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NYPD Presence Increasing in Jewish Communities After Monsey Stabbing and String of Anti-Semitic Attacks in New York

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New York Governor Andrew Cuomo announced an increase in police presence in Jewish communities after an attacker broke into the home of a rabbi in Monsey, New York Saturday night, stabbing five people. Monsey is about 45 miles from New York City.

The attack follows a string of possibly anti-Semitic crimes that have taken place in New York City since Dec. 13, police say. As of Monday morning, no clear motive had yet been established for the attack. “A motive now can just be hate,” said Cuomo, speaking in a television interview. “Hate is the new currency in this country… at our worst, we fear differences, we demonize differences and that is what we are seeing over this past year, two years all across the country. It’s in the political world, but it has gone viral.”

Some Jewish neighborhoods of New York City will see an increase in police presence in response to a string of recent attacks, Mayor Bill de Blasio announced Friday.

Police will be deployed to the Borough Park, Crown Heights and Williamsburg neighborhoods of Brooklyn and there will be an increase in police visits to houses of worship and “other critical areas in the community,” de Blasio said in a Friday tweet. Police did not immediately say how many officers would be deployed to the neighborhoods.

“Hate doesn’t have a home in our city,” he wrote. “Anyone who terrorizes our Jewish community WILL face justice.”

Police are investigating several possible anti-Semitic attacks that have occurred throughout New York City in recent weeks, the New York Police Department (NYPD) told reporters at a press conference Friday. Investigations include one attack that took place on Friday morning in which three Jewish women were slapped in the face by another woman who, during interrogation, told police she committed the crime because she thought the three women were Jewish.

Cuomo announced the State Police hate crimes task force would help NYPD in investigations following three other attacks that happened on Dec. 24, after the start of the Hanukkah holiday, including two men who were struck while walking down a street. State police and the NYPD are also currently assisting the Ramapo Police Department in the investigation of the stabbing in Monsey, Cuomo said Sunday morning.

New York Governor Andrew Cuomo speaks to the media outside the home of Rabbi Chaim Rottenberg in Monsey, New York on Dec. 29, 2019.Kena Betancur—AFP/Getty Images)

“This is terrorism, it is domestic terrorism” Cuomo said at a Sunday morning press conference at the Ramapo Police Department. “These are people who intend to create mass harm, mass violence, generate fear based on race, color, creed — that is the definition of terrorism.”

Cuomo called hate crimes an “American cancer.”

“Once we become intolerant of differences then we are intolerant with America,” he said.

Here’s what to know about the uptick in possible anti-Semitic attacks in New York City.

Monsey stabbing leaves 5 wounded

A suspect was apprehended shortly after breaking into the home of a rabbi who was celebrating the seventh night of Hanukkah. The suspect stabbed five people before fleeing the scene, police told reporters Saturday night. Two of the five victims remain hospitalized, according to officials Sunday morning.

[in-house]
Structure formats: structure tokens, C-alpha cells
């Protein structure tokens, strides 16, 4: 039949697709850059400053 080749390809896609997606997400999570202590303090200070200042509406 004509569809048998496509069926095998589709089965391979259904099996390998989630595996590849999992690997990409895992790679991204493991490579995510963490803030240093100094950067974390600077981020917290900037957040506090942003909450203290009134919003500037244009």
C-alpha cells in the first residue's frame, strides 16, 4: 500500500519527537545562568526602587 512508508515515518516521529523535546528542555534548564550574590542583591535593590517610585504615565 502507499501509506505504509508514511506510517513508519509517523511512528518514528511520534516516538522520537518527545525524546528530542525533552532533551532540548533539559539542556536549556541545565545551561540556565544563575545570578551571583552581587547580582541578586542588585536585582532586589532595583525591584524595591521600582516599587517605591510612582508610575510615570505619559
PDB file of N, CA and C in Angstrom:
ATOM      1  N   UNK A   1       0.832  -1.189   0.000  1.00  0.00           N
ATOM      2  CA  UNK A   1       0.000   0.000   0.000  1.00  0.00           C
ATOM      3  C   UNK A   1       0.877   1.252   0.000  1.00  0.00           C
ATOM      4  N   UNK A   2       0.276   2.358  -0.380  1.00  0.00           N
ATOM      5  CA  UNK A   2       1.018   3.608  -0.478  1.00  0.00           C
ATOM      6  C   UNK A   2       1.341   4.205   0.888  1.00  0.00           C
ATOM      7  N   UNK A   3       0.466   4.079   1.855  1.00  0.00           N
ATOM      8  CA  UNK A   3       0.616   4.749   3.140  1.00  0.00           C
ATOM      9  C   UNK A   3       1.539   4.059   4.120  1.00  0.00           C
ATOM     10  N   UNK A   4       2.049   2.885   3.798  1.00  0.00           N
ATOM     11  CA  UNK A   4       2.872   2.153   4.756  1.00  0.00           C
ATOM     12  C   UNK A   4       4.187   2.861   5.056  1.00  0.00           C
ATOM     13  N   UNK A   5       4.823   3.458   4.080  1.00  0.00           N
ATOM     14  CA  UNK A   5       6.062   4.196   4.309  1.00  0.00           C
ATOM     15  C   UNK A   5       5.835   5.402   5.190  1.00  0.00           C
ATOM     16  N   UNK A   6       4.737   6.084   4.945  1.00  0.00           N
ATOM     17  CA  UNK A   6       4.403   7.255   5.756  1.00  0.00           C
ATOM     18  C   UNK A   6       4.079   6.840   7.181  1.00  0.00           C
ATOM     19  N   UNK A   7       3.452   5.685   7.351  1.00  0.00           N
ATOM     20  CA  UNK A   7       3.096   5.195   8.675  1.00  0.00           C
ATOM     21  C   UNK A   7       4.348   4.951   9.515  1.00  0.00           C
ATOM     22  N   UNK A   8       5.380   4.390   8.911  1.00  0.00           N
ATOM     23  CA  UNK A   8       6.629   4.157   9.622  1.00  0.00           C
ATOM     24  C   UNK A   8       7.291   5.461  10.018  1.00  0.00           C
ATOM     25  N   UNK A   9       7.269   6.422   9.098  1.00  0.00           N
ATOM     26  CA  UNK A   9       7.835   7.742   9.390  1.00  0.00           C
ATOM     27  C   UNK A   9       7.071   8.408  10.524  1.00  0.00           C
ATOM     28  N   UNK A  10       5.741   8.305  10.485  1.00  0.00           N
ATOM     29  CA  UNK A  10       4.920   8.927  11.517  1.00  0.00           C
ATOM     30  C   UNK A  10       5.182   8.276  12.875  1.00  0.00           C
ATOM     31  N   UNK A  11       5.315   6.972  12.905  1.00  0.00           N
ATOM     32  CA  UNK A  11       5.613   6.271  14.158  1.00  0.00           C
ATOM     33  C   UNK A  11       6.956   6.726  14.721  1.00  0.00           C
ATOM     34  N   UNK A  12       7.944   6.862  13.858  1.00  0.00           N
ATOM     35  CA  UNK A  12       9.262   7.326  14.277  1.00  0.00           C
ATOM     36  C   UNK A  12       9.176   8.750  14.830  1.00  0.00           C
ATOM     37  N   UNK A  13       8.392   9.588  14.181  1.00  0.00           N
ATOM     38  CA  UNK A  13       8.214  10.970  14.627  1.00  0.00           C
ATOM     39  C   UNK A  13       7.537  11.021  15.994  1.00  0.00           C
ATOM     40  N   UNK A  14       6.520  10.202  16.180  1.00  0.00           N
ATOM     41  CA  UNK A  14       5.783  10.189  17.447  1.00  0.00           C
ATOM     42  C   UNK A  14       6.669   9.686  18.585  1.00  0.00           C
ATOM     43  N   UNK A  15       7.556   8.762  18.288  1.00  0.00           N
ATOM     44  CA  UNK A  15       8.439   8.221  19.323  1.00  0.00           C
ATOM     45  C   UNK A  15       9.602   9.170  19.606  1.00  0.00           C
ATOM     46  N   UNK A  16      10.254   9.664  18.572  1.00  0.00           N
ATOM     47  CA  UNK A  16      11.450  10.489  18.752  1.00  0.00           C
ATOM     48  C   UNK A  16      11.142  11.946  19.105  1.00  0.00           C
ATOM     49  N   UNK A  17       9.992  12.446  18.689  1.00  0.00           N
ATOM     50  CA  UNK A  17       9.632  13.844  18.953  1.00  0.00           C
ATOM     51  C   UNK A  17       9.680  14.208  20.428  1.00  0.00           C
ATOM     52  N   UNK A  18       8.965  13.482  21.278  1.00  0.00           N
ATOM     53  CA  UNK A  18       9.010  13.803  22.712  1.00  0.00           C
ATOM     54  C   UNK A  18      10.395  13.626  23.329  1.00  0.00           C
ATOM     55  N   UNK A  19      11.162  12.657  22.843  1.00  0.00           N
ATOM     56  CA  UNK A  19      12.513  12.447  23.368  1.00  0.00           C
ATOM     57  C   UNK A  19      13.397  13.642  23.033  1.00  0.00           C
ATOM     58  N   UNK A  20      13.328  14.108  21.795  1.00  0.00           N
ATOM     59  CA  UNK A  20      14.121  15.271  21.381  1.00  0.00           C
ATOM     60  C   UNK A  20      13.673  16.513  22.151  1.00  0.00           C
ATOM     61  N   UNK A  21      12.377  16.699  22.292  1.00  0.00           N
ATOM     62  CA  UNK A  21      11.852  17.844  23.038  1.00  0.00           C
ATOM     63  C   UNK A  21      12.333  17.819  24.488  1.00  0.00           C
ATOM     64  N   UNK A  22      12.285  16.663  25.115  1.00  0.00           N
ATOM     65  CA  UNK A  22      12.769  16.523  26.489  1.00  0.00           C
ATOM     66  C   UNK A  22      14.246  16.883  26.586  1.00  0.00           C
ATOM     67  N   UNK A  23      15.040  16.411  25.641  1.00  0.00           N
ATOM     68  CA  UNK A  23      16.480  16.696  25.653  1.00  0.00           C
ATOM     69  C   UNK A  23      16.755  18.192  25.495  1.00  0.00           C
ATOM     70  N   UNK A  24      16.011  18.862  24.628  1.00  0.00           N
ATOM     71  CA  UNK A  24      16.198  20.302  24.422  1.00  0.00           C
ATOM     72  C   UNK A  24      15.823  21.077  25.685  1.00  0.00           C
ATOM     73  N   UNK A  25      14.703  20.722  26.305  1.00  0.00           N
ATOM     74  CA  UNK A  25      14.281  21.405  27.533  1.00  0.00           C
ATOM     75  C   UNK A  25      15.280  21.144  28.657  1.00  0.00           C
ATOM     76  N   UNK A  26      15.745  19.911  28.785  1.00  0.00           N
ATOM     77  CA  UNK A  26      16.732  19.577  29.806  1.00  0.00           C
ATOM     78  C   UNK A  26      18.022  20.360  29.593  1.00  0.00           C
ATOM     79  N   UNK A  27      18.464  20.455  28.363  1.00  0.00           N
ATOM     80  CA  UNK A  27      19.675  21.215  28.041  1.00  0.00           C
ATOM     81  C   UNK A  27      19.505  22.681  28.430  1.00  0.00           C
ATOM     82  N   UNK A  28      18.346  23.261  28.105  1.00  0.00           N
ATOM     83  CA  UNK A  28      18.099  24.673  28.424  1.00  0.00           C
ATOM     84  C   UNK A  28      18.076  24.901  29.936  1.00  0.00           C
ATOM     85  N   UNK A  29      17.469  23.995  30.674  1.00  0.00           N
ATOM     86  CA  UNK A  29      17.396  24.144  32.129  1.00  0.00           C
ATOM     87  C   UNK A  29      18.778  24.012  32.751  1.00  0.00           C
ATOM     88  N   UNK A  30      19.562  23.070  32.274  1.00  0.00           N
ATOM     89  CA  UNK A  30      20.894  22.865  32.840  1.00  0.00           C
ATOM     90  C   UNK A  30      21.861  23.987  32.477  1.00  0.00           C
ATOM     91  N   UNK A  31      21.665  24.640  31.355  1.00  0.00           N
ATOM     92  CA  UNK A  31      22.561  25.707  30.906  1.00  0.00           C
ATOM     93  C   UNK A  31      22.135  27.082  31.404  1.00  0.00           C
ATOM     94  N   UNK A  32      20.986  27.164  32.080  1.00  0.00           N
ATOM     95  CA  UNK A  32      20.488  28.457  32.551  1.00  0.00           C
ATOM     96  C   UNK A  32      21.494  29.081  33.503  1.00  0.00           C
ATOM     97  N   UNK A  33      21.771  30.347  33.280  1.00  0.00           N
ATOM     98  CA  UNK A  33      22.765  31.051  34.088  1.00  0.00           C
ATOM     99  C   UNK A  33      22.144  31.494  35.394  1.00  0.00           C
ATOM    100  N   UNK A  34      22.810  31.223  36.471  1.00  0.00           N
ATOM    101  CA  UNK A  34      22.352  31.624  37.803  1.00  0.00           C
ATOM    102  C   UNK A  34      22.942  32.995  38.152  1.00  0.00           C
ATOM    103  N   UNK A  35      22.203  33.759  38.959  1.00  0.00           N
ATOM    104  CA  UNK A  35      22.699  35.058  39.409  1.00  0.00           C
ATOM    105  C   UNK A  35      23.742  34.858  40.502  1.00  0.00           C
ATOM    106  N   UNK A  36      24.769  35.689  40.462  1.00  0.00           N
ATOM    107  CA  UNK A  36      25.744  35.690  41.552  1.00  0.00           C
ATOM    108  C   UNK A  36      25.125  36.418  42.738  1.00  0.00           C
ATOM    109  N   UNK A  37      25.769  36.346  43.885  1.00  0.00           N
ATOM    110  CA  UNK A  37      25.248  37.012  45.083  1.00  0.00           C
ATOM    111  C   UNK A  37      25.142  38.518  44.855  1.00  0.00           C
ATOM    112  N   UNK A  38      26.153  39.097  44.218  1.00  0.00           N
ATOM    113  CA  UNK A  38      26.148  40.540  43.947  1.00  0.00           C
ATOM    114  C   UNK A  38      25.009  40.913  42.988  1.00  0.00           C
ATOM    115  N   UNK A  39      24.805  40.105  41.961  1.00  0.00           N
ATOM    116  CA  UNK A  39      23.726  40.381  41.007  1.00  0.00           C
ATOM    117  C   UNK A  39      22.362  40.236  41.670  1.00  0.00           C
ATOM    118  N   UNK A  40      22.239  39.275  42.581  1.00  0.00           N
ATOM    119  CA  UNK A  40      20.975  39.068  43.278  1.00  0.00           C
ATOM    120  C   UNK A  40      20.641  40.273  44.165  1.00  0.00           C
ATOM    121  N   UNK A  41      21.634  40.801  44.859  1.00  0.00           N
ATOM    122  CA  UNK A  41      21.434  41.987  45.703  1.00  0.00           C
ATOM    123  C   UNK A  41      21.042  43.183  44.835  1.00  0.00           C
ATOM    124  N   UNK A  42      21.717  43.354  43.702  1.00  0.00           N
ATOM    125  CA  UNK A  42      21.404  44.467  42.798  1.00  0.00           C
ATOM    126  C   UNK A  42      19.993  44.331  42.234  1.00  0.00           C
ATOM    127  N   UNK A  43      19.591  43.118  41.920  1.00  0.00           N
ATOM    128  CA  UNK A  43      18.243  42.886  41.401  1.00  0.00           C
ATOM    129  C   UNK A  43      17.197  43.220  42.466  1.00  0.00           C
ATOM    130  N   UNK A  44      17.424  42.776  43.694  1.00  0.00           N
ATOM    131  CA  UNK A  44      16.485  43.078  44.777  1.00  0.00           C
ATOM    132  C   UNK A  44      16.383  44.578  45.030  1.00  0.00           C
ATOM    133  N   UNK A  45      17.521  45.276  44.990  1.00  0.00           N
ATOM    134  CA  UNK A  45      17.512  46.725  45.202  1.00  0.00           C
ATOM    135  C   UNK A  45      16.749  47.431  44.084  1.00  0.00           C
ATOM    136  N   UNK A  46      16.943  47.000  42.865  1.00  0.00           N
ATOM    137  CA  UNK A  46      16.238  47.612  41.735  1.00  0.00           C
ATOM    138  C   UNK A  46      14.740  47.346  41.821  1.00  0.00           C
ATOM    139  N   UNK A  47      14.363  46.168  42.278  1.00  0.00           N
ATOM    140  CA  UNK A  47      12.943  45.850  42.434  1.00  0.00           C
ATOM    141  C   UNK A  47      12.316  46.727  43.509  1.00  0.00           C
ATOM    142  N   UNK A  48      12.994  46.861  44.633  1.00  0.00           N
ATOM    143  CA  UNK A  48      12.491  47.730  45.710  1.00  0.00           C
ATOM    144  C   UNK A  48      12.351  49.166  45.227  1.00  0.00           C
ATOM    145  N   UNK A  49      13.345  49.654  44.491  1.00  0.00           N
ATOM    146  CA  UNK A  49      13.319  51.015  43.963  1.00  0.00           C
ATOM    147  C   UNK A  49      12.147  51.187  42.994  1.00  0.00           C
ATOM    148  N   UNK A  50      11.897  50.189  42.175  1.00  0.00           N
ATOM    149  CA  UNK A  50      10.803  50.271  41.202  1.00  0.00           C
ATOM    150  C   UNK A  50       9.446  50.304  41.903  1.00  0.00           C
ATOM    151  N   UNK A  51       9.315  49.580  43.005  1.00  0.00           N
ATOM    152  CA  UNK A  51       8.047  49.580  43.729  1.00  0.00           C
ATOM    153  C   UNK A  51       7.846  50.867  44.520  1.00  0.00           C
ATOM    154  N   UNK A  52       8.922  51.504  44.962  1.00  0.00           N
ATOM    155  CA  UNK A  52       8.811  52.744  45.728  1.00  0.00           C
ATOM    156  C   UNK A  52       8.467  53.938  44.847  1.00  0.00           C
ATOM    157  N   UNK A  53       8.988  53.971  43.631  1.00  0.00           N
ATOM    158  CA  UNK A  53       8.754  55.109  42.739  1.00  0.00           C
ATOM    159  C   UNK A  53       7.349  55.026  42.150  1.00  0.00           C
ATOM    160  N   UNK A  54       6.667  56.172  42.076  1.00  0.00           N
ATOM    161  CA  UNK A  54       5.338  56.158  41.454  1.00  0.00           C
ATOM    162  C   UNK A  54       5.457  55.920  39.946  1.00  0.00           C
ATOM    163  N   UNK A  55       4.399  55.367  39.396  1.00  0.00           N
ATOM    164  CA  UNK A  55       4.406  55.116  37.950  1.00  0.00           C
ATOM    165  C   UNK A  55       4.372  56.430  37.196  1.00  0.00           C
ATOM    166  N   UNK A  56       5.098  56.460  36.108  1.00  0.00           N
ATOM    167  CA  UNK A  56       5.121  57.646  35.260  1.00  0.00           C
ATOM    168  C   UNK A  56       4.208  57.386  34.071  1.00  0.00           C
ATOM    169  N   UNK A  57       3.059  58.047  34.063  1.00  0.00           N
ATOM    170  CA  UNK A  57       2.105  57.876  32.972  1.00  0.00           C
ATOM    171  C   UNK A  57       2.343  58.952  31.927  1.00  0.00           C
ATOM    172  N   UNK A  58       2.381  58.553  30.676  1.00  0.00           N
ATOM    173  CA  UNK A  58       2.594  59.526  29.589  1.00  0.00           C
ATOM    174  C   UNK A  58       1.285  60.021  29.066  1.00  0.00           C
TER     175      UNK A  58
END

Ramapo Police Chief Brad Weidel said the suspect is being charged with five counts of attempted murder and one count of burglary. He will be arraigned in Ramapo Town Court Sunday morning.

Women slapped in Brooklyn

Police arrested a woman Friday morning who said she slapped three other women between the ages of 22 to 31 because she thought the women were Jewish, NYPD Chief of Detectives Rodney Harrison told reporters Friday. The incident happened just past midnight in the Crown Heights neighborhood of Brooklyn.

The Associated Press has since identified the woman as 30-year-old Tiffany Harris. The AP reported Saturday that Harris was released without bail after being arraigned on hate crime charges. Both Harris and her lawyer have declined to comment to reporters, the AP says.

Shortly before, on Dec. 26, a 34-year-old Jewish woman was slapped in the face with a shopping bag by a 42-year-old woman in the Gravesend neighborhood of Brooklyn. The 42-year-old used explicit language that targeted the Jewish woman, Harrison said Friday. The victim was with her 3-year-old child when the attack happened. The alleged perpetrator was also charged with committing a hate crime, according to Harrison.

Spate of attacks on Dec. 24

Several other incidents are still being investigated as possible hate crimes, Harrison told reporters on Friday. Three attacks occurred on Dec. 24 within hours of each other he said. That afternoon, a Jewish man was walking down a street in Crown Heights when a group began taunting him and one threw a slushy at him. Police are still searching for the perpetrator.

That same day in Crown Heights, a 56-year-old man was approached from behind in Crown Heights and struck in the back of the head by one person while another filmed. Police are investigated by the NYPD hate crimes task force.

Police said another man that day was struck in the face causing a laceration on his lip. The suspect fled on foot but was later apprehended and taken to a hospital for a psychological evaluation.

Police are still investigating two other possible anti-Semitic attacks that occurred on Dec. 23 and Dec. 13, Harrison told reporters Friday. One involves an incident of harassment on Dec. 13 where the victim was chased down a street while others yelled at him.

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Write to Jasmine Aguilera at jasmine.aguilera@time.com